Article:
No Medicaid cuts in Trump budget? Really?


Pool/Sipa USA/NewscomPresident Donald Trump's first budget proposal is finally out, and it boldly promises to deliver a "new foundation for American greatness".

One House Budget Committee member, Rep. Tom Cole, R-Okla., told White House Budget Director Mick Mulvaney that Trump's proposed cuts to medical research are "penny-wise and pound-foolish" - and then excused himself to preside over DeVos' testimony.

Rep. Karen Bass released the following statement regarding President Trump's proposed budget for Fiscal Year 2018.

Rep Pramilla Jayapal told Mr Mulvaney that cuts to food stamps, payments to the disabled, and other programmes are "astonishing and frankly immoral". And it omits any proposal for negotiating prescription drug prices, a frequent Trump talking point.

Democratic lawmakers and many private economists have expressed skepticism about the budget and its ambitious 3 percent growth target.

How? The budget would eviscerate aid to the poor, and it makes preposterous assumptions about future growth. But this outrage deserves attention.

Warren pointed to a recent Congressional Budget Office analysis that found the House-passed AHCA would cut $834 billion from Medicaid and leave 23 million additional people uninsured in 2026 compared to the Affordable Care Act - a law under which she argued the uninsured rate for veterans decreased by almost 40 percent. No one chooses food stamps over a job.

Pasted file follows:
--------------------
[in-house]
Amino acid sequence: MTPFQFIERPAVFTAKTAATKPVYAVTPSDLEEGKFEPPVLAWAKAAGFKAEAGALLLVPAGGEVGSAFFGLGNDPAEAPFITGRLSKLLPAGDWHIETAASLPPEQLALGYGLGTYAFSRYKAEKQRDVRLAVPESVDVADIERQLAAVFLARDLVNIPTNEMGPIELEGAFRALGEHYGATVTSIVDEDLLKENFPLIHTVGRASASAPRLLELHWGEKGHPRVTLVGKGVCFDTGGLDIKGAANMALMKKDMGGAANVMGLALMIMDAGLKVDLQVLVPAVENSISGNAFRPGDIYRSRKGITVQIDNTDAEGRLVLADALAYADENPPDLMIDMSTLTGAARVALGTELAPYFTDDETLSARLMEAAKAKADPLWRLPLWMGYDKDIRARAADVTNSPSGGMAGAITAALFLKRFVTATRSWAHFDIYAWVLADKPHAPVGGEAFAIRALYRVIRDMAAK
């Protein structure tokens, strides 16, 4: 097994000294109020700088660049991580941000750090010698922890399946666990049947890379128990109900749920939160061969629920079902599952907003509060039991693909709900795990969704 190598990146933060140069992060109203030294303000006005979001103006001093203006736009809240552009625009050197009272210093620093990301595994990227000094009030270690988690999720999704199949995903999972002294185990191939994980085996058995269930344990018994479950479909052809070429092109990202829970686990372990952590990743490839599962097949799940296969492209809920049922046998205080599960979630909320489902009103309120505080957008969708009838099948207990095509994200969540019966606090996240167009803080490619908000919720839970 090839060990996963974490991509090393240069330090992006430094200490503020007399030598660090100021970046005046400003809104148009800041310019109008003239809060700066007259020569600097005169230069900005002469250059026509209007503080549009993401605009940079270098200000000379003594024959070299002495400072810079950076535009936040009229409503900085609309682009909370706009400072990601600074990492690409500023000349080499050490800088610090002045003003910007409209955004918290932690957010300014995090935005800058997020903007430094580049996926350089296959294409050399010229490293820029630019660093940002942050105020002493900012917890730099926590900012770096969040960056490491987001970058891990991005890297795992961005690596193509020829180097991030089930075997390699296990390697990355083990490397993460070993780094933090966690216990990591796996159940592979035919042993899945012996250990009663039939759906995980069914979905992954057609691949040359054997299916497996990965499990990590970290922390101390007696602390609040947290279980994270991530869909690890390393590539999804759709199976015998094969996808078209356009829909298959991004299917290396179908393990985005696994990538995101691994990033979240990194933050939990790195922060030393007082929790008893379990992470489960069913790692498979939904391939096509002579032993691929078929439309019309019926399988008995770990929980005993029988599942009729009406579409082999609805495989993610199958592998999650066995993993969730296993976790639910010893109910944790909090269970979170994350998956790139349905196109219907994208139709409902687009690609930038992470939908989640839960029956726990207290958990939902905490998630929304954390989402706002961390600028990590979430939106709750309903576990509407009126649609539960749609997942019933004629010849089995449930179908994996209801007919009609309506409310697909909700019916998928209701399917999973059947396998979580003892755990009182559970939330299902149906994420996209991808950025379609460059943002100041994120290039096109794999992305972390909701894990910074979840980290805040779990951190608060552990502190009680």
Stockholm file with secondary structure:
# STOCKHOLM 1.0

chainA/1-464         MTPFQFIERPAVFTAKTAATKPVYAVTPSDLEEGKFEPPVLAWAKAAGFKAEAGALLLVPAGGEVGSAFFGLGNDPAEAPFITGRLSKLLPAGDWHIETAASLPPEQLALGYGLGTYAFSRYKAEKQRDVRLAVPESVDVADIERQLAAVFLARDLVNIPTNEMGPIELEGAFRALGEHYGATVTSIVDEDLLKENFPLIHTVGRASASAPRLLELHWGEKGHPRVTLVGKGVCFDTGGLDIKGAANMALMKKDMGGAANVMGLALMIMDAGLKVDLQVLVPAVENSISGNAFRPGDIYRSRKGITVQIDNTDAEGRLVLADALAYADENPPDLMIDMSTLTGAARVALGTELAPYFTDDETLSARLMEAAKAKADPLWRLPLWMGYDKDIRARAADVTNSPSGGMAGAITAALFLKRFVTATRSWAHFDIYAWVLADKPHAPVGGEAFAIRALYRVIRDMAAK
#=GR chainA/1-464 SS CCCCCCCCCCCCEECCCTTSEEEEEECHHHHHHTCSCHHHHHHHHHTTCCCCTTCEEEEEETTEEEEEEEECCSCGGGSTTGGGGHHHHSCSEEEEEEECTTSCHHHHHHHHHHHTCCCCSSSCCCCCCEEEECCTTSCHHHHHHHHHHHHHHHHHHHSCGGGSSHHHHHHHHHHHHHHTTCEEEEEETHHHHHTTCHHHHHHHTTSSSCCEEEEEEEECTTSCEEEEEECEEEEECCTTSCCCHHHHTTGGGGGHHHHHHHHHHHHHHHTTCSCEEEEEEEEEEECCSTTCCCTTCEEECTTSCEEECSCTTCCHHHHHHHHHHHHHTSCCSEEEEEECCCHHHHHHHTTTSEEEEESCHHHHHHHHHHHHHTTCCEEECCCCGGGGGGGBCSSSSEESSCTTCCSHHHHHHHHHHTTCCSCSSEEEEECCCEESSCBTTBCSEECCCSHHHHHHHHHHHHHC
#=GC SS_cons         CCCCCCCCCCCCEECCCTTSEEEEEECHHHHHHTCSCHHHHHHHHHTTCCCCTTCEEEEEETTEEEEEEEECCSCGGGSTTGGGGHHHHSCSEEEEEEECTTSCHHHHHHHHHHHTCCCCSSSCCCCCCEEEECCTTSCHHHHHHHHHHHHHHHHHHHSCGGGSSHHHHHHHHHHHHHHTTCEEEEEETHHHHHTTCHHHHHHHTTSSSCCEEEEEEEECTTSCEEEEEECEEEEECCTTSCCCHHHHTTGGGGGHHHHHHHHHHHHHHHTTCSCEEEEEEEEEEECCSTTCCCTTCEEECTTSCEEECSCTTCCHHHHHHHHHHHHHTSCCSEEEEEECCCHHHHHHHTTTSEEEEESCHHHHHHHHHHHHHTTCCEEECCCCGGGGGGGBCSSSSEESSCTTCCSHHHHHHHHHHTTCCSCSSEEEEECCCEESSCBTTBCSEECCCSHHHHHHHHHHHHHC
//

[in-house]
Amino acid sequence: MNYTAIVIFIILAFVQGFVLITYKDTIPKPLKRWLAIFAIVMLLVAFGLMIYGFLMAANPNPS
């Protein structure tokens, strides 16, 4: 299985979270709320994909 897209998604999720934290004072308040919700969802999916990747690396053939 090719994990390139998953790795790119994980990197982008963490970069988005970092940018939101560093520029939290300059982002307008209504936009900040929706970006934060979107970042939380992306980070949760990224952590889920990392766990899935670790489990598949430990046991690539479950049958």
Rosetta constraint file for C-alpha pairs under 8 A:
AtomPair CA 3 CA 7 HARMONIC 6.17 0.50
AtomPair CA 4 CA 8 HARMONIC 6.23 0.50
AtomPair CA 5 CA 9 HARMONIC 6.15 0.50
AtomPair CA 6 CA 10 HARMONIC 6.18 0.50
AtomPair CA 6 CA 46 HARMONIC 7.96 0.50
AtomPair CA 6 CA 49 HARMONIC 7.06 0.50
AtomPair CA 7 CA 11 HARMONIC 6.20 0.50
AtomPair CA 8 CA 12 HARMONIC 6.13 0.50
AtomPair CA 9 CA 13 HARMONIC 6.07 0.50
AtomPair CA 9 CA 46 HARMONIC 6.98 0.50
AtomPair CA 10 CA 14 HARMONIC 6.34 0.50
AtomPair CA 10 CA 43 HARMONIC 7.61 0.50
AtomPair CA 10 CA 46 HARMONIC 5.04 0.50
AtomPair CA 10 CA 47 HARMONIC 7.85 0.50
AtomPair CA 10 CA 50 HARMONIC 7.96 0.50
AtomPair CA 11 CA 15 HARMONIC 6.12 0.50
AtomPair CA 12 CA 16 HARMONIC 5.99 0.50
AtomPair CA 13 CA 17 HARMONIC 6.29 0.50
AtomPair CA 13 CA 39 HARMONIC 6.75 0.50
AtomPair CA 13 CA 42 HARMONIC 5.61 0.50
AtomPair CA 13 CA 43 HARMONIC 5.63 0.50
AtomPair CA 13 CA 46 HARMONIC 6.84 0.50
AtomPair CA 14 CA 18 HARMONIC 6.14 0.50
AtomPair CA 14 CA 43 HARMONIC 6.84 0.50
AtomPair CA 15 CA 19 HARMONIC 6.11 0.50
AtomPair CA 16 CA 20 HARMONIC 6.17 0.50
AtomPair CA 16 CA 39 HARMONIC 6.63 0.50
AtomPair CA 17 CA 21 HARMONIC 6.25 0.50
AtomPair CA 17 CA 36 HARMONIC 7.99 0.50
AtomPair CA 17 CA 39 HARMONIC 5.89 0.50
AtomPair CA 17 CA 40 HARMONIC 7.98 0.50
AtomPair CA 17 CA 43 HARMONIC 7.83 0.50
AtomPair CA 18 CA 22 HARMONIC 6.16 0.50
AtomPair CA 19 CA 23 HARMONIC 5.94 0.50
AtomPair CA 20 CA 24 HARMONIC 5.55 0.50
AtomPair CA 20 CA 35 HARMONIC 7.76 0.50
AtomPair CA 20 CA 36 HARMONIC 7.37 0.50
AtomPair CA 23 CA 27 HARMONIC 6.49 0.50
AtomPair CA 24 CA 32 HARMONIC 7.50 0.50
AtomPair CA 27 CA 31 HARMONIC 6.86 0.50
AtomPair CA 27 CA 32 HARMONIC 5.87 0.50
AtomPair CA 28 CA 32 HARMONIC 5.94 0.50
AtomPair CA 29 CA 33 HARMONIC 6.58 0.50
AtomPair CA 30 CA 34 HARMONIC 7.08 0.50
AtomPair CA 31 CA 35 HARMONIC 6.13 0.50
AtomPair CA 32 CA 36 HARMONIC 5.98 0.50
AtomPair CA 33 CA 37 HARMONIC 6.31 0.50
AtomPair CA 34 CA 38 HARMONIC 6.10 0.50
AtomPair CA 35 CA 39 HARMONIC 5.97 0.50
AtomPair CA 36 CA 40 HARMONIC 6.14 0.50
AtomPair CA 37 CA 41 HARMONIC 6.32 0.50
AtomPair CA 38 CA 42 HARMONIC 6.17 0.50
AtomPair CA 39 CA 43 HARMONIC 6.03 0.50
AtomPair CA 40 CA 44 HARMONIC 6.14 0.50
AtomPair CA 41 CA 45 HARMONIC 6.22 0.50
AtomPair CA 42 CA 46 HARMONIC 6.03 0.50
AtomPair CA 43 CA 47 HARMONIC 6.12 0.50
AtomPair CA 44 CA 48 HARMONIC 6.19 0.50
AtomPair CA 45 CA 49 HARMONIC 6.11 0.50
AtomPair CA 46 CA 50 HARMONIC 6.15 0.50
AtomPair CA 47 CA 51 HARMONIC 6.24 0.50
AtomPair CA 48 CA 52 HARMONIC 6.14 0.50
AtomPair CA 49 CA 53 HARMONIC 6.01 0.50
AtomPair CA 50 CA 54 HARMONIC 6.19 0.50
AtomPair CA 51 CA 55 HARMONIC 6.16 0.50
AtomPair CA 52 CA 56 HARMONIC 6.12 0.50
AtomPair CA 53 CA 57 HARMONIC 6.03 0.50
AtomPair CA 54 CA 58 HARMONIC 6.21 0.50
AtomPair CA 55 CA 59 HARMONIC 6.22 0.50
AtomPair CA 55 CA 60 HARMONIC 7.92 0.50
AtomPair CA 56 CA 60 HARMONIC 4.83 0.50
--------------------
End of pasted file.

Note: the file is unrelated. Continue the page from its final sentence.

Mulvaney, however, has signaled that the Trump administration is more concerned about reducing tax burdens than preserving services for those who rely on them.

"If states get fewer dollars from the federal government, there are only so many options, because states have to balance the budget every year", said Elizabeth Carpenter, a health policy expert with the consulting firm Avalare Health.

"Two-thirds of poor children live with an adult who's working", she says. But they also credit the Trump administration with at least trying to get things into balance, and welcome the bullish attitude on the economy.

White House Budget Director Mulvaney also took up the theme of morality in his opening remarks, equating federal deficit spending to stealing from taxpayers.

"Those findings, combined with the proposed $600-plus billion in additional reduced Medicaid spending included in Trump's budget, represent "'draconian" cuts to the nation's social safety net are an "assault' on veterans and their families", the senator said.

Defending President Trump's budget blueprint, the top officials said their overriding goal was to cut spending and free the economy, hoping to win new revenue by expanding the size of the pie, without needing to resort to tax hikes.

The former tea party congressman told the Budget Committee that he went line by line through the federal budget and asked, "Can we justify this to the folks who are actually paying for it?" The CHIP health program covers about 7 million children, and traditionally enjoyed bipartisan support.

"I am not a doctor", Mulvaney responded. Sen. Lindsey Graham called the plan "terrible" because of cuts to the State Department. But he wasn't really fooling anybody - certainly not the man from Sputnik. "Please explain your logic to the American people".

Trump's budget begins to change that.

Feinberg's reports were true. Trump's budget will begin to do what is needed to achieve growth in spite of the steady diet of negative commentaries streaming daily from the mainstream media.

Dana Milbank is a political reporter and columnist for The Washington Post.